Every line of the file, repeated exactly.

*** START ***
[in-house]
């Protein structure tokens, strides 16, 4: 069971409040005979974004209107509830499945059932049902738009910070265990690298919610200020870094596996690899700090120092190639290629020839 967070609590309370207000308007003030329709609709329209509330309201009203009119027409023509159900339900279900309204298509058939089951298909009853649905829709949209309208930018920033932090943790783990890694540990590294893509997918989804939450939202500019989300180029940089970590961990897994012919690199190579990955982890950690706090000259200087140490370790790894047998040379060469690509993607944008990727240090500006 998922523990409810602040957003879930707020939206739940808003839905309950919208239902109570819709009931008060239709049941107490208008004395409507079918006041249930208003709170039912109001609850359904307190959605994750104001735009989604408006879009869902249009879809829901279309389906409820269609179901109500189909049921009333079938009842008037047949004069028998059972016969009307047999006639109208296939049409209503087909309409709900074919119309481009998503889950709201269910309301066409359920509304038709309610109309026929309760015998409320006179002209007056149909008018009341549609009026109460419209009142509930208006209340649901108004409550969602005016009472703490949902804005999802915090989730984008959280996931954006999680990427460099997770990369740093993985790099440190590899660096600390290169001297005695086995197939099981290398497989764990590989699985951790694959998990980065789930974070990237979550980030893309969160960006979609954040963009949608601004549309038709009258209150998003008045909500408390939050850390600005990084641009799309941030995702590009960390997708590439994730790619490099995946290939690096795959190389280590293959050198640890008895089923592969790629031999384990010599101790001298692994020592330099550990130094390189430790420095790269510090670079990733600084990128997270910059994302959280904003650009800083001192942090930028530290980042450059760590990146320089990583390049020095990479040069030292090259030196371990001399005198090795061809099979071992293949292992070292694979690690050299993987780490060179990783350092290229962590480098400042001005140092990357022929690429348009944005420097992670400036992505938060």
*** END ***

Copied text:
[in-house]
């Protein structure tokens, strides 16, 4: 069971409040005979974004209107509830499945059932049902738009910070265990690298919610200020870094596996690899700090120092190639290629020839 967070609590309370207000308007003030329709609709329209509330309201009203009119027409023509159900339900279900309204298509058939089951298909009853649905829709949209309208930018920033932090943790783990890694540990590294893509997918989804939450939202500019989300180029940089970590961990897994012919690199190579990955982890950690706090000259200087140490370790790894047998040379060469690509993607944008990727240090500006 998922523990409810602040957003879930707020939206739940808003839905309950919208239902109570819709009931008060239709049941107490208008004395409507079918006041249930208003709170039912109001609850359904307190959605994750104001735009989604408006879009869902249009879809829901279309389906409820269609179901109500189909049921009333079938009842008037047949004069028998059972016969009307047999006639109208296939049409209503087909309409709900074919119309481009998503889950709201269910309301066409359920509304038709309610109309026929309760015998409320006179002209007056149909008018009341549609009026109460419209009142509930208006209340649901108004409550969602005016009472703490949902804005999802915090989730984008959280996931954006999680990427460099997770990369740093993985790099440190590899660096600390290169001297005695086995197939099981290398497989764990590989699985951790694959998990980065789930974070990237979550980030893309969160960006979609954040963009949608601004549309038709009258209150998003008045909500408390939050850390600005990084641009799309941030995702590009960390997708590439994730790619490099995946290939690096795959190389280590293959050198640890008895089923592969790629031999384990010599101790001298692994020592330099550990130094390189430790420095790269510090670079990733600084990128997270910059994302959280904003650009800083001192942090930028530290980042450059760590990146320089990583390049020095990479040069030292090259030196371990001399005198090795061809099979071992293949292992070292694979690690050299993987780490060179990783350092290229962590480098400042001005140092990357022929690429348009944005420097992670400036992505938060």